2 min read.Updated: 29 Oct 2020, 10:31 AM IST Edited By Anulekha Ray
The first phase III efficacy data from the leading vaccine candidates are due by the end of 2020, Kate Bingham said
The first-generation of vaccines to fight the COVID-19 infection may not be perfect and may not work for everyone, she added
A COVID-19 vaccine may be available for some people before Christmas, Kate Bingham, the chair of the UK government’s vaccine taskforce said in an interview. However, an early 2021 launch is more likely, she added.
"The first phase III efficacy data from the leading vaccine candidates are due by the end of 2020, subject to accruing sufficient rates of infection within the clinical trial cohorts to show the vaccines' efficacy. The primary endpoint is to show that the vaccine can protect against SARS-CoV-2 infection and reduce symptom burden," Bingham wrote in medical journal The Lancet on Tuesday.
Two phase III efficacy clinical trials are now underway in the UK — the Oxford AstraZeneca adenovirus-vectored vaccine and Novavax's protein-adjuvant vaccine
"If the first two vaccines, or either of them, show that they are both safe and effective, I think there is a possibility that vaccine roll out will start this side of Christmas, but otherwise I think it's more realistic to expect it to be early next year," Kate Bingham said on BBC television.
The first-generation of vaccines to fight the COVID-19 infection may not be perfect and may not work for everyone, she earlier mentioned. “The first generation of vaccines is likely to be imperfect, and we should be prepared that they might not prevent infection but rather reduce symptoms, and, even then, might not work for everyone or for long,"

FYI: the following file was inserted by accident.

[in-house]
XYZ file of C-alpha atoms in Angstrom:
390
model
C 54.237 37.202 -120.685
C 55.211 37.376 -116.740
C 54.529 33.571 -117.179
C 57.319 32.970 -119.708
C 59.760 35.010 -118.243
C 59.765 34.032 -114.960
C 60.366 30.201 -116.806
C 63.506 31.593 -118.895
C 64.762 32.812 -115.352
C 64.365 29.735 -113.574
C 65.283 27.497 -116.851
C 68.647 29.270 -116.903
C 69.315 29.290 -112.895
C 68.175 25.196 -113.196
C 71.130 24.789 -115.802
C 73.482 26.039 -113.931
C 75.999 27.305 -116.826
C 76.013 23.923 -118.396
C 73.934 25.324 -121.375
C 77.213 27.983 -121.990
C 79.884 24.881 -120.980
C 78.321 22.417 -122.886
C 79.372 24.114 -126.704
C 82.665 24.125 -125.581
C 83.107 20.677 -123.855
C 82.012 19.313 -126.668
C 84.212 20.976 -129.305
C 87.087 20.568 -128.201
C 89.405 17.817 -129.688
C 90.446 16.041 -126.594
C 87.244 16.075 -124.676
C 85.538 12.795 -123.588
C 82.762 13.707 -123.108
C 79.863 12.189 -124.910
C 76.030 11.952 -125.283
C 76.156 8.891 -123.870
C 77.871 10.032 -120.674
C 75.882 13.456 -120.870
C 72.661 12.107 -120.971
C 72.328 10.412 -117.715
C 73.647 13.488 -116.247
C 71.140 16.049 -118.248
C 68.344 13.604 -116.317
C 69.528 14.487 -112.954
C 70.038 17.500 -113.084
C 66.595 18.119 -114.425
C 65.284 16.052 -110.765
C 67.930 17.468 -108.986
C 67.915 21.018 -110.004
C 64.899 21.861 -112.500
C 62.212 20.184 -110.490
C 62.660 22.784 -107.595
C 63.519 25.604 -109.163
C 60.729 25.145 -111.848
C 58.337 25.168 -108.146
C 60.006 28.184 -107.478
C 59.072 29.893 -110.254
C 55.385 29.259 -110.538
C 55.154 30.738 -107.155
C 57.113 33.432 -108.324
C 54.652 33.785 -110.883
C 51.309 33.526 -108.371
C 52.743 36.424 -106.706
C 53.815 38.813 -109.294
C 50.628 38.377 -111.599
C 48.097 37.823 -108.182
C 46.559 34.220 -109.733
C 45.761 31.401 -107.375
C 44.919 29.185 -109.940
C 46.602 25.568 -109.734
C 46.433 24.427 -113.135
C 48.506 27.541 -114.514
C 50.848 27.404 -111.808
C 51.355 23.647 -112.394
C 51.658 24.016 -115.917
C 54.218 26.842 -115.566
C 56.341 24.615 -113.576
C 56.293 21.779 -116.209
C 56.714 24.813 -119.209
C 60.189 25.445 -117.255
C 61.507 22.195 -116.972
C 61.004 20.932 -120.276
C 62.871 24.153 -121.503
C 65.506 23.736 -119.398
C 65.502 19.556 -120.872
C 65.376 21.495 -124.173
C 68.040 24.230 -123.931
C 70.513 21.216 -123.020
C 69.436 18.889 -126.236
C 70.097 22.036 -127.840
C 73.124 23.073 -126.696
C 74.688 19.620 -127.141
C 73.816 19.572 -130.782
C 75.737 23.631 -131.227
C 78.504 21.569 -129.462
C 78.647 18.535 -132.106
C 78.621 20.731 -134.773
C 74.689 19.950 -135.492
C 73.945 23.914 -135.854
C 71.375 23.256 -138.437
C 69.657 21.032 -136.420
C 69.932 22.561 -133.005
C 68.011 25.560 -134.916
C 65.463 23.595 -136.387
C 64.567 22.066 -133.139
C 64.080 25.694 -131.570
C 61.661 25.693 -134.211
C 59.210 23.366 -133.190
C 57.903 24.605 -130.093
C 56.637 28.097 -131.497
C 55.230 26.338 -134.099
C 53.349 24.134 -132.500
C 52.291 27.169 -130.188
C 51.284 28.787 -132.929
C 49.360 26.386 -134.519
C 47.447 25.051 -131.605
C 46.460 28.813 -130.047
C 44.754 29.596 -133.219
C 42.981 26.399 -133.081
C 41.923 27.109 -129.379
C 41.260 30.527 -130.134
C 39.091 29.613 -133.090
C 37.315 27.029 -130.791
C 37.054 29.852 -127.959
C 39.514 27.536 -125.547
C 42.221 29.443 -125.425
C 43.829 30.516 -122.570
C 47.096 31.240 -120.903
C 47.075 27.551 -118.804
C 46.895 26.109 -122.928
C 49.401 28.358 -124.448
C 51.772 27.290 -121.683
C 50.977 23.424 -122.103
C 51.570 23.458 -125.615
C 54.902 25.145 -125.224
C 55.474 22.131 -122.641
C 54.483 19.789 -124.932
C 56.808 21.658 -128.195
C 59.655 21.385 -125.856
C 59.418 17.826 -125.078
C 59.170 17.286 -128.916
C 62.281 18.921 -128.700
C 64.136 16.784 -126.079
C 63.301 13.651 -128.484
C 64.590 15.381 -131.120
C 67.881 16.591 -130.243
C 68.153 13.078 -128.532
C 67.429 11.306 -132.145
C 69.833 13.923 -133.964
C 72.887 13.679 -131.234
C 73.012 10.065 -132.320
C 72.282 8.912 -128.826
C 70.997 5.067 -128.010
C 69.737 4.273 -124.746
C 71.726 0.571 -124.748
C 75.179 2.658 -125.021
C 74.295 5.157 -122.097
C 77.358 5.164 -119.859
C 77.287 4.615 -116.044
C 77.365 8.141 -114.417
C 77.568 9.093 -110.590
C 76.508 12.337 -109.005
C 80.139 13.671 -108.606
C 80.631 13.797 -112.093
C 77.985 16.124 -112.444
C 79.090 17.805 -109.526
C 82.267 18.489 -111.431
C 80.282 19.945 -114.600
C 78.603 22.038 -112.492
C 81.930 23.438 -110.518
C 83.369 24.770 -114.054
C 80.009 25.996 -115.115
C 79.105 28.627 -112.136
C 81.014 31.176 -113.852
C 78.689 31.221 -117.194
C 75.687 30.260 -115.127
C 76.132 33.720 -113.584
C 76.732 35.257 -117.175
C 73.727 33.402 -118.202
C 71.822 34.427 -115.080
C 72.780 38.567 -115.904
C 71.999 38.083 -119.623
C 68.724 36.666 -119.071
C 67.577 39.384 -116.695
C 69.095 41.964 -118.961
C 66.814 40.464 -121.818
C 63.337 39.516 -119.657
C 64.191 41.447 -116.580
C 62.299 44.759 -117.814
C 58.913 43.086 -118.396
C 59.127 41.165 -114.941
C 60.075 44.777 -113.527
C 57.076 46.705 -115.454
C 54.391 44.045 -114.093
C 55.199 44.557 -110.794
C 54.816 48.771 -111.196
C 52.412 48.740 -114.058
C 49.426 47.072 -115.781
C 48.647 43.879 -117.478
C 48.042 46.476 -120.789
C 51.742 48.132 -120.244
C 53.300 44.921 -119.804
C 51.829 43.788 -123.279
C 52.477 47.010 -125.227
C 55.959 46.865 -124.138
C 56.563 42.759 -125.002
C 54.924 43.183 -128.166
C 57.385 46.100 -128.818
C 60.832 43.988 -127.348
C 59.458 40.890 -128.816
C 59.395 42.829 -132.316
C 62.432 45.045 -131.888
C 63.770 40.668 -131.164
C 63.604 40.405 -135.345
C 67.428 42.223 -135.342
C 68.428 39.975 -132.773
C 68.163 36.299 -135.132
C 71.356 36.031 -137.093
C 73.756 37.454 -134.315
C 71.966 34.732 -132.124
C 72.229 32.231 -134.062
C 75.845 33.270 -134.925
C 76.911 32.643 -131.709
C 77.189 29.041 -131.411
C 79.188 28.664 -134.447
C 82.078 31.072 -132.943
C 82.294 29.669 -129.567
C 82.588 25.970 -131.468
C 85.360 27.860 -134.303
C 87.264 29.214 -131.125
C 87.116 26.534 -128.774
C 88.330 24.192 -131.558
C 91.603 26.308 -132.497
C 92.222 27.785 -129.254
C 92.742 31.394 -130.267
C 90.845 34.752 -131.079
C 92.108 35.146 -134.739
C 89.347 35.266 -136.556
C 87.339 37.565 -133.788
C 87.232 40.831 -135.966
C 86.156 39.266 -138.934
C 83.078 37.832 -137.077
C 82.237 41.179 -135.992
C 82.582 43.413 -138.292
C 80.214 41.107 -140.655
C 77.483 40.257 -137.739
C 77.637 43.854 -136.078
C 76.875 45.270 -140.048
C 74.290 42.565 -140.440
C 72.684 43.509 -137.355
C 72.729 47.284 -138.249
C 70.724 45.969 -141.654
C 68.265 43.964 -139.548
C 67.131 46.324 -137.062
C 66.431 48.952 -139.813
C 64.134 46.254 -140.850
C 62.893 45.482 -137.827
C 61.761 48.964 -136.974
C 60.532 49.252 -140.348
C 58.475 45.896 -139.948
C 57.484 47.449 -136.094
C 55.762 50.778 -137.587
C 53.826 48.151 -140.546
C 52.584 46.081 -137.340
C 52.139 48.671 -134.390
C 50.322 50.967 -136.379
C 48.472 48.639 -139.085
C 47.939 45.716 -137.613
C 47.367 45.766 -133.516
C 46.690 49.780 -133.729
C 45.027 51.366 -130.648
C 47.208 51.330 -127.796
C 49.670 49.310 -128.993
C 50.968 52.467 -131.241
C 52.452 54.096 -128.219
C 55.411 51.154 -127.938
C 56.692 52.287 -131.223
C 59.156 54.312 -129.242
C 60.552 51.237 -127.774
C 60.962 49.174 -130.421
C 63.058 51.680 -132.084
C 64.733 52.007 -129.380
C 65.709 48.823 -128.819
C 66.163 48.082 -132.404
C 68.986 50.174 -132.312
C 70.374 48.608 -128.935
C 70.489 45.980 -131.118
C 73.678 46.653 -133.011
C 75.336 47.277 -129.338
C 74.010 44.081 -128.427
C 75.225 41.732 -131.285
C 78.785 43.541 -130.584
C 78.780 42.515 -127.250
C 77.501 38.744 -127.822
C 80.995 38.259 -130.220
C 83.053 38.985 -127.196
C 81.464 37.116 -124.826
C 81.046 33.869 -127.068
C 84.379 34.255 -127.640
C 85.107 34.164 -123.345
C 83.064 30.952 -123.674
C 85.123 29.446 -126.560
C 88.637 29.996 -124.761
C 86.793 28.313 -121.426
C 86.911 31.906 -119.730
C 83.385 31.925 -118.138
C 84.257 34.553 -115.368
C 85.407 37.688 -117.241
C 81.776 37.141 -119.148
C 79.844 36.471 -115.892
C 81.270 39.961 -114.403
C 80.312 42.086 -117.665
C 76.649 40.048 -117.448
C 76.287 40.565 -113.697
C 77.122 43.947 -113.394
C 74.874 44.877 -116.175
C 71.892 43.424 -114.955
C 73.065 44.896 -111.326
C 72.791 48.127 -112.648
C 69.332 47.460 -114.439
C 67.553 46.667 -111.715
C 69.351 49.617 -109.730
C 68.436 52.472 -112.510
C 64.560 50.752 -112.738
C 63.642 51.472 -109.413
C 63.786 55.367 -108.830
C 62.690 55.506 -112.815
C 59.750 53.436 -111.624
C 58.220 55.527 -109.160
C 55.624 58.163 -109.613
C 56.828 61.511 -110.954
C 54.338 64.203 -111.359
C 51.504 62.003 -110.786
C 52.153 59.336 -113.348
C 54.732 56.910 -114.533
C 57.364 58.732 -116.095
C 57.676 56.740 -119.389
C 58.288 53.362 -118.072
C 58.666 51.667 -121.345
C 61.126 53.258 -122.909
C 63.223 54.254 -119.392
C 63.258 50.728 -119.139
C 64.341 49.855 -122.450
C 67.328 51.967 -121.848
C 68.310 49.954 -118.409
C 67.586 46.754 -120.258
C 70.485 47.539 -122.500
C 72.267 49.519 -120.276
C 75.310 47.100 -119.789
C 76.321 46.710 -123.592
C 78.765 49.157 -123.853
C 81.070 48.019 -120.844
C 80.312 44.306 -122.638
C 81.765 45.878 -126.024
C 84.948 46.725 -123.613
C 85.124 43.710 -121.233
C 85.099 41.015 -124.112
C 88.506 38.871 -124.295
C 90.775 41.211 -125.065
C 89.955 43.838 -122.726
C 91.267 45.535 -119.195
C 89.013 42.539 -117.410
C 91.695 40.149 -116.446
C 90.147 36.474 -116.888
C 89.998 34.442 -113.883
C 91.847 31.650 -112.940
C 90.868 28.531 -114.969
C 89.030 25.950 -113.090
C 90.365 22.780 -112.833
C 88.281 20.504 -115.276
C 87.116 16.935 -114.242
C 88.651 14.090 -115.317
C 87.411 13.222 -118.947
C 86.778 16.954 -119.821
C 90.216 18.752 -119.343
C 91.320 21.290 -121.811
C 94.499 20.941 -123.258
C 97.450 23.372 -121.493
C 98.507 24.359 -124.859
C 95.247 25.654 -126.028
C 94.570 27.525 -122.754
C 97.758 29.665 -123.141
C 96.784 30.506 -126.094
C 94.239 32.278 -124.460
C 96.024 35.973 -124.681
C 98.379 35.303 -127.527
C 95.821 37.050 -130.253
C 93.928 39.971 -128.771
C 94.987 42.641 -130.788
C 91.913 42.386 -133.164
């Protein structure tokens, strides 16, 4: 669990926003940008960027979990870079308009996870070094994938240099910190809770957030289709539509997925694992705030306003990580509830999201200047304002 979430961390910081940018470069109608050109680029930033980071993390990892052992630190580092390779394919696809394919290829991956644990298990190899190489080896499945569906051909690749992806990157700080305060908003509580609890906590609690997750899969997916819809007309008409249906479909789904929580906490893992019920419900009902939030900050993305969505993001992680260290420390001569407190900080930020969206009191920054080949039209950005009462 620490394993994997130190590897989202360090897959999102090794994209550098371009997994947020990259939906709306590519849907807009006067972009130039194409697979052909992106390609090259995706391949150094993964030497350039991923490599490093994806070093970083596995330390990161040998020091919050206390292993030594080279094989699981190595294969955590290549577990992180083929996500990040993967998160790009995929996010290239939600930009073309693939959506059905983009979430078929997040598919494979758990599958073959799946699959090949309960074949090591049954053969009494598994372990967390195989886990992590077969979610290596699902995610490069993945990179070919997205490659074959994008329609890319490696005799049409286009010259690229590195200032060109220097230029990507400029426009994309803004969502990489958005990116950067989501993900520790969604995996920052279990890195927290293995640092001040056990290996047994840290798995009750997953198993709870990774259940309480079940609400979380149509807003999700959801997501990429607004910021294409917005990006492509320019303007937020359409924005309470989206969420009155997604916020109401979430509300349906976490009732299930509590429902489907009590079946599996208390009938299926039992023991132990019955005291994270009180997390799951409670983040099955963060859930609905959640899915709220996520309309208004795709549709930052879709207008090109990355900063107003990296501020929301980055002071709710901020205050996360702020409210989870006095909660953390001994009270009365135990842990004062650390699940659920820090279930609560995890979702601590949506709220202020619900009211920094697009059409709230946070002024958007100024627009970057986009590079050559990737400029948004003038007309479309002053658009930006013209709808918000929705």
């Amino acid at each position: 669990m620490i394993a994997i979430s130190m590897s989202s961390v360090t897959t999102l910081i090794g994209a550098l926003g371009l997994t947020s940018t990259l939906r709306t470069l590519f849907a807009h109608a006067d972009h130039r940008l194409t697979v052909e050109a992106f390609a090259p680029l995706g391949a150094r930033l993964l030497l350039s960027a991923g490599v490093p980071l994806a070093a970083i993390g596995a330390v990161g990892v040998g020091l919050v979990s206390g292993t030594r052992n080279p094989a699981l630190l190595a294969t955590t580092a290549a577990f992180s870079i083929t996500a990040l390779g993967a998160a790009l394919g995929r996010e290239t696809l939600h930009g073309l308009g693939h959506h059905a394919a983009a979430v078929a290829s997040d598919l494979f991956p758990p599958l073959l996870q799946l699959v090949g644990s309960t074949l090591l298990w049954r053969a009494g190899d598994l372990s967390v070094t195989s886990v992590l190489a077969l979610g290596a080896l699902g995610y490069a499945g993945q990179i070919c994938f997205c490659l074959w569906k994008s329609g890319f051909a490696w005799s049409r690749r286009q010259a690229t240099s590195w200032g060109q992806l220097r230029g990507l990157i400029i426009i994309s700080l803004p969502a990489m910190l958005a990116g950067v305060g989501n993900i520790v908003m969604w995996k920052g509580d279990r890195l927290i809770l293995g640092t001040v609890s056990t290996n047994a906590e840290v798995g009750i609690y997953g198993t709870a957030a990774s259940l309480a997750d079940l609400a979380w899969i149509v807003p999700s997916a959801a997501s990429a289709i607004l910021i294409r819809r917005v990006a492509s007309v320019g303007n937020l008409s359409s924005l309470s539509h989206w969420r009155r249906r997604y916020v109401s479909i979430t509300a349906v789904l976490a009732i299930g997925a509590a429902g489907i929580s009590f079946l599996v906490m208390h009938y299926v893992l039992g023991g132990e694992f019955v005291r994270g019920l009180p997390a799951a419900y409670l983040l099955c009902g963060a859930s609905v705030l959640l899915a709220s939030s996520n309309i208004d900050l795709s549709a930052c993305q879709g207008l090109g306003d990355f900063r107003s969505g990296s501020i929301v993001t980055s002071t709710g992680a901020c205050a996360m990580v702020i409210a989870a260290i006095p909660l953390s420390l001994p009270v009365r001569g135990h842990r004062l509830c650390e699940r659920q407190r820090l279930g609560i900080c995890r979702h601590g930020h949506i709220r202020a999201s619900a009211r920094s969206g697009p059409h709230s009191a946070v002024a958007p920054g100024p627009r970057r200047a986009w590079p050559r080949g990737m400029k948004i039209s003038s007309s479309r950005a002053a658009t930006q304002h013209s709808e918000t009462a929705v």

British pharma giant AstraZeneca earlier said the trials of its coronavirus vaccine pioneered with Oxford University had shown "encouraging" responses among elderly, as well as younger participants.
The UK vaccine taskforce secured access to six vaccines (from more than 240 vaccines in development) across four different formats: adenoviral vectors, mRNA, adjuvanted proteins, and whole inactivated viral vaccines, which are promising in different ways.
The UK is committed to ensuring that everyone at risk of SARS-CoV-2 infection, anywhere in the world, has access to a safe and effective vaccine, she mentioned in the journal.
Pfizer says COVID-19 vaccine still possible in 2020
Pfizer chief executive Albert Bourla expressed optimism over the prospect of providing a coronavirus vaccine in 2020. "We have reached the last mile here," Bourla said.
The drug giant could supply some 40 million doses in the United States in 2020 if clinical testing proceeds as expected and regulators approve a vaccine, he further mentioned. But Bourla said the company still had not reached key benchmarks in assessing vaccine efficacy. He said the company expects to file for emergency use authorization for its COVID-19 vaccine in the third week of November, roughly in line with earlier timetables.
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